I sympathize with theatre critics who write for dead-tree publications.
Where the dead-tree critic has the discipline of precise column inches, I have the pleasure of writing as little or as much as I need. In some columns I get to gas on for pages and pages. Some columns get to be rather short.
And in the summer, the newspaper writer has the necessity of output even though opening nights have dried up for the season.
I refer to Peter Marks' June 29th article in the Washington Post:
"Et Tu, Dude? Why Do Directors Take Shakespeare
So Far From His Contexts?"
In many ways Marks enters a storied chorus of plaintive 20th century voices that said, "Why do they have to muck up Shakespeare?"
Now, please understand I have no particular axe to grind with Mr. Marks specifically. He does open the second paragraph with this thesis, "It is the fashion in these meddling times — now perhaps more than ever — to put the doublets in mothballs and tie up Shakespeare in the threads of ponderous context." Given that he's writing for the general reader, he fails to note the infamous Thomas Betterton King Lear during England's Restoration that omitted Fool and had Cordelia live happily ever after as Edgar's wife. One suspects that Betterton meddled more than the average bear.
But I eschew the particulars of Marks' article to go to the general thesis. Why do they muck about with Shakespeare?
First, we have to note that the "they" of the thesis usually denotes some director, usually of the insane type. A person who is touched more with madness than with creativity. Usually, it's a man (though not always). It's such a meme in the culture that it was a gag in The Goodbye Girl back in 1977.
Stupid directors. They lure designers and actors from the true path and do stupid shows.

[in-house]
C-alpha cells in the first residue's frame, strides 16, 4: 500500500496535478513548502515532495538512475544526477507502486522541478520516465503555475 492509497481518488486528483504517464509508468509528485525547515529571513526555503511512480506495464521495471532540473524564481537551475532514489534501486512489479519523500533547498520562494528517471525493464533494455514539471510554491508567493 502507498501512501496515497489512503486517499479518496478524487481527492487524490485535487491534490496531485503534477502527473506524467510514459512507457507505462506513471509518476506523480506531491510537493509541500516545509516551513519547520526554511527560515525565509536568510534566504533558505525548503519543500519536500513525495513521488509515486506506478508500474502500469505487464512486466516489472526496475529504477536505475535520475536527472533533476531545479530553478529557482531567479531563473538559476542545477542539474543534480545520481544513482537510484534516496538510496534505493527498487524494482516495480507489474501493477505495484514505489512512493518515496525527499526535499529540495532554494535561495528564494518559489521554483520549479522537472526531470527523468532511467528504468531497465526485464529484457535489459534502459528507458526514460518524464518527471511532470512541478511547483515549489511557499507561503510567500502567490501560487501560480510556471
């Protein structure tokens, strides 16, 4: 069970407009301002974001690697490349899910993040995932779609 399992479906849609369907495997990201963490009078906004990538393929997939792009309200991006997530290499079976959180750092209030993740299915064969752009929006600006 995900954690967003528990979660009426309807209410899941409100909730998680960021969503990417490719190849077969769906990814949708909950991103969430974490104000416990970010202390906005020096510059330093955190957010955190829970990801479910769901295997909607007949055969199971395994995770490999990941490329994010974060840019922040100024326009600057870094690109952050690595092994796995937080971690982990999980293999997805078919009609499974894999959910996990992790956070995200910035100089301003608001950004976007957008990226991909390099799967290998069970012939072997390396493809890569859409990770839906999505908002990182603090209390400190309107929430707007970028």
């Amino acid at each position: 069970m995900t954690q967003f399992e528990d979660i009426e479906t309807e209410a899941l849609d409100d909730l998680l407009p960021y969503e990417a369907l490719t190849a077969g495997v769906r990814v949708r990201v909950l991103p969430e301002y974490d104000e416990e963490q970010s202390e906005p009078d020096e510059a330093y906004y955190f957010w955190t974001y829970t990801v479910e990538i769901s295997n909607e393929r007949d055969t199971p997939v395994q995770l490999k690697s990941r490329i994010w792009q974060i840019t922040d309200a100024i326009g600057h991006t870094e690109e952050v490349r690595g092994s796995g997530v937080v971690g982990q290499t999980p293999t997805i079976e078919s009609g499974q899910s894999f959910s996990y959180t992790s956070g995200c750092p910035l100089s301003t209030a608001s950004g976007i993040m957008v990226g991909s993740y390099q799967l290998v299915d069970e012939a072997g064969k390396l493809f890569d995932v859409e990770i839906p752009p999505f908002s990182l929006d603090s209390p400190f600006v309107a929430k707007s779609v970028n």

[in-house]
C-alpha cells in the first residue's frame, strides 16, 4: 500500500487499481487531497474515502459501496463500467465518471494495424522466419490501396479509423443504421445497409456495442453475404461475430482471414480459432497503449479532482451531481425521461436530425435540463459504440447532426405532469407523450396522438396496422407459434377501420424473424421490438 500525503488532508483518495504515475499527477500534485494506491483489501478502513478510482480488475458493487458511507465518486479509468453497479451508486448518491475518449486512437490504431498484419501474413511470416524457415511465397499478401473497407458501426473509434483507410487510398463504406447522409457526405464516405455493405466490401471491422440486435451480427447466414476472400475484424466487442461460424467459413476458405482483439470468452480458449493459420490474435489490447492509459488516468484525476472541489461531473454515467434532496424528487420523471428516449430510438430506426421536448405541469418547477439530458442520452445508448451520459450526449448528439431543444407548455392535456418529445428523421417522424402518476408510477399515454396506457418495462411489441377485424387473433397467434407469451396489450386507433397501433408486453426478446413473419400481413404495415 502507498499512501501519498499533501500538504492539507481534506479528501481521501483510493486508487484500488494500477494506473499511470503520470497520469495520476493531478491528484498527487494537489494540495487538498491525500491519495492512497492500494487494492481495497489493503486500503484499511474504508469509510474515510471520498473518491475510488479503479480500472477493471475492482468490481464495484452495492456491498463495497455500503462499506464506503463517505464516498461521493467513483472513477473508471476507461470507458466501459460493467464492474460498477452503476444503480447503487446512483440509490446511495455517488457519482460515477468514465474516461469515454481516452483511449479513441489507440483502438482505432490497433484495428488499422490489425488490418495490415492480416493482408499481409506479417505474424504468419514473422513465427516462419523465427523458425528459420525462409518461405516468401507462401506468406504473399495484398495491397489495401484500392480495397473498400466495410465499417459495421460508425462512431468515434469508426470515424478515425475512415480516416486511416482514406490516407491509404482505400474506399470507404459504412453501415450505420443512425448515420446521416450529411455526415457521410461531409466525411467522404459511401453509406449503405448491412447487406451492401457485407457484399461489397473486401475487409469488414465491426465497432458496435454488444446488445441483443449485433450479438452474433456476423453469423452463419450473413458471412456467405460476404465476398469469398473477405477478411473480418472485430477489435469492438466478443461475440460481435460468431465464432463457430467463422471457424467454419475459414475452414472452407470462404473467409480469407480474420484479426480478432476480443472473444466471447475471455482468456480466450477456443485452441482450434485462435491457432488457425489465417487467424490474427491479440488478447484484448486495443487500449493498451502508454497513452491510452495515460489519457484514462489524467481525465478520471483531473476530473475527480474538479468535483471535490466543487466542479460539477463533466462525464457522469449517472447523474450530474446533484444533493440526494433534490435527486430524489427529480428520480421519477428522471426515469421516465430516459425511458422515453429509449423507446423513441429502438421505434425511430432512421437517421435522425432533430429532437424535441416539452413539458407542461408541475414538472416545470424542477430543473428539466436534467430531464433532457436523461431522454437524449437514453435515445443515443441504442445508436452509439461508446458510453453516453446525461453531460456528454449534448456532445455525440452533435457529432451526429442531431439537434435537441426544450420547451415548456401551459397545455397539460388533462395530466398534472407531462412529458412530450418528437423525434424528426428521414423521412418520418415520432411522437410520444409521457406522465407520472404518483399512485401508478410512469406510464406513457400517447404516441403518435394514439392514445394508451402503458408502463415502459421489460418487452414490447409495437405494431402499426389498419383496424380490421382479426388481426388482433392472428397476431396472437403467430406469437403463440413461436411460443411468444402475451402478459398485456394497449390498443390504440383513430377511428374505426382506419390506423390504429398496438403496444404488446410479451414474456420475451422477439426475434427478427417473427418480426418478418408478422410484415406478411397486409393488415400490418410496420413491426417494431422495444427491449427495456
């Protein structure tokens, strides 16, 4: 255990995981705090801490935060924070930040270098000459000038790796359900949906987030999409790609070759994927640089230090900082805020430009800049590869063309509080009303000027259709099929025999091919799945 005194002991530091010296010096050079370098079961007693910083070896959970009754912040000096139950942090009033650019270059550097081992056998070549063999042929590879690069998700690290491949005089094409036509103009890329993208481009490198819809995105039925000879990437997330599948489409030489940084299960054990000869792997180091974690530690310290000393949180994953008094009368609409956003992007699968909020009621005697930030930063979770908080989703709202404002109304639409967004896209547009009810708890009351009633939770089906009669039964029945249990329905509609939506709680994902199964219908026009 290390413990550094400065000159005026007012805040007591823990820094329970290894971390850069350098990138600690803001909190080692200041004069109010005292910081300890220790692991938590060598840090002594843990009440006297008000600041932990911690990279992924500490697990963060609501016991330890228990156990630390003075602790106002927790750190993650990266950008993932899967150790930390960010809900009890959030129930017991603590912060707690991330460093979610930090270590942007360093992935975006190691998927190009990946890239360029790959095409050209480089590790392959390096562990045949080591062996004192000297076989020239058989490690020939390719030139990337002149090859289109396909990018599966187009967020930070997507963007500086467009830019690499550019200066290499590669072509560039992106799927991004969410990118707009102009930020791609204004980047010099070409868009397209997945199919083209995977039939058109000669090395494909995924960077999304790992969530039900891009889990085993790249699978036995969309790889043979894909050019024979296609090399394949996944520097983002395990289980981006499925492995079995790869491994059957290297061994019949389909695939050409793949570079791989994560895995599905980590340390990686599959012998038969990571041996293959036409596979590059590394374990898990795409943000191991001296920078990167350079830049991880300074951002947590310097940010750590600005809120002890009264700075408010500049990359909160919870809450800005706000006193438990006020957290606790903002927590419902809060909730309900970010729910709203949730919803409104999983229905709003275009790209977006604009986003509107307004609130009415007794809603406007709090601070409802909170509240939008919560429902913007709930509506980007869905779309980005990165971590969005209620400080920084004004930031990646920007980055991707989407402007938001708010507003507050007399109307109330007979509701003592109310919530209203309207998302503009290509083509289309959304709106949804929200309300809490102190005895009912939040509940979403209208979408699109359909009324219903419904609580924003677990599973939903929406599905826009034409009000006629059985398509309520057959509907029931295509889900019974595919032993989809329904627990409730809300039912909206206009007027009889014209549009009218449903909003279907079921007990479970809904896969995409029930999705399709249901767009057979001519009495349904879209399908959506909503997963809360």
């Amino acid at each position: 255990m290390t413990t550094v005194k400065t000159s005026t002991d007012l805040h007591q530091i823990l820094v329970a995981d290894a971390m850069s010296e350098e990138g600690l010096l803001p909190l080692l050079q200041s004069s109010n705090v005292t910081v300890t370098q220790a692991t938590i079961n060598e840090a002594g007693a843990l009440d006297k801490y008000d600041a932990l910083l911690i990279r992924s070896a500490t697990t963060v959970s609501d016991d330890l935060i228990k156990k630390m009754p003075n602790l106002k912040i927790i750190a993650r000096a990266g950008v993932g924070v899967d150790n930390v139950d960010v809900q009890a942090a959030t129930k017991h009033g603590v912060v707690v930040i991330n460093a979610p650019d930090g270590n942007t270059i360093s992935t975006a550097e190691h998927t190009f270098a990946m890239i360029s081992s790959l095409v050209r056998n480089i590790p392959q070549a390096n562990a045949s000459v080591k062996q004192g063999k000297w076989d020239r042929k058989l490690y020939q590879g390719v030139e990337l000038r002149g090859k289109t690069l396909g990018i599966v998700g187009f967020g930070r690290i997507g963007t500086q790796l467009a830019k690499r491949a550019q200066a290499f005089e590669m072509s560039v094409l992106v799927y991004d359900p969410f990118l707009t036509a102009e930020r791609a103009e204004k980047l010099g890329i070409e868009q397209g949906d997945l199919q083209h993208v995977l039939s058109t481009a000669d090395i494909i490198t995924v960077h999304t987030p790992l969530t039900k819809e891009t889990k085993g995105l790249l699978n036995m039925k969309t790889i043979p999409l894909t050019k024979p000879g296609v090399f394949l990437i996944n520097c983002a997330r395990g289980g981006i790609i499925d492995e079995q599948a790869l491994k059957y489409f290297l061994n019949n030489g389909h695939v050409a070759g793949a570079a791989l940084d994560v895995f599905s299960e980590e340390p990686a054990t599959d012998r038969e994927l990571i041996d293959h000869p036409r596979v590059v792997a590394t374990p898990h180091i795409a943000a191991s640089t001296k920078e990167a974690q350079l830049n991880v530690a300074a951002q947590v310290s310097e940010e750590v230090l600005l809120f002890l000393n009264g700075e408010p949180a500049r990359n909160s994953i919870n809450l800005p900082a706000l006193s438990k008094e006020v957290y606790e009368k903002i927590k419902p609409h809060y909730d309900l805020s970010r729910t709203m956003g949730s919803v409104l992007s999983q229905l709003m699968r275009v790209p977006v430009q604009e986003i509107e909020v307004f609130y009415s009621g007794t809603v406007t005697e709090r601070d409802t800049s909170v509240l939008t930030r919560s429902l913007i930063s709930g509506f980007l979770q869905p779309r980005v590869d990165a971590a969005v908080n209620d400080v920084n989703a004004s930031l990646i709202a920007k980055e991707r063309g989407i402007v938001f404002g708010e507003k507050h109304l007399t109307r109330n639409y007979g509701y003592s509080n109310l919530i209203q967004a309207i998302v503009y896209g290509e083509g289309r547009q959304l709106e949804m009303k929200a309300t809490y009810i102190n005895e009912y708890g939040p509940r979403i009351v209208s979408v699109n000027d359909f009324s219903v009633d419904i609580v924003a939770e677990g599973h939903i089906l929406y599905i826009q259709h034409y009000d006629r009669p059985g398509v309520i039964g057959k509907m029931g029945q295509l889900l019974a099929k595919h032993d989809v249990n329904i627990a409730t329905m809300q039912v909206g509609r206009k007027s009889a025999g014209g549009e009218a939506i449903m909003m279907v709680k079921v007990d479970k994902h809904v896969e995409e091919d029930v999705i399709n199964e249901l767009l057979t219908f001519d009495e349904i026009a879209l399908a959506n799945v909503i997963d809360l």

Well, let's see if there's a possibility of dis-entangling the threads of this argument.
First, allow a fundamental point. Sir Jonathan Miller (in a lecture I heard him give about 30 years ago) made the obvious point that as art objects go through history an audience's view of the art objects change. So, if my extraordinarily wealthy great-aunt were to sponsor a trip for a crack team to break into the Louvre and add arms to the Venus de Milo and paint it – the crack team would probably be arrested for vandalism, not restoration. In 2012 we don't see the Venus as its original viewers did. And to move to the obvious example, The Merchant of Venice in a post-Holocaust world is going to have vastly different resonances for a modern audience as contrasted with the original audience.
Next, sometimes it's argued that the comedies provide more room for shifts in time and place than, say, the histories. As often as not, the comedies seem to be in made up places that highly resemble Shakespeare's England. But we have actual artwork that purports to show Henry V or Richard III. We know when they lived. So Richard III has to dress in a specific way, thank you very much. Don't muck around with history.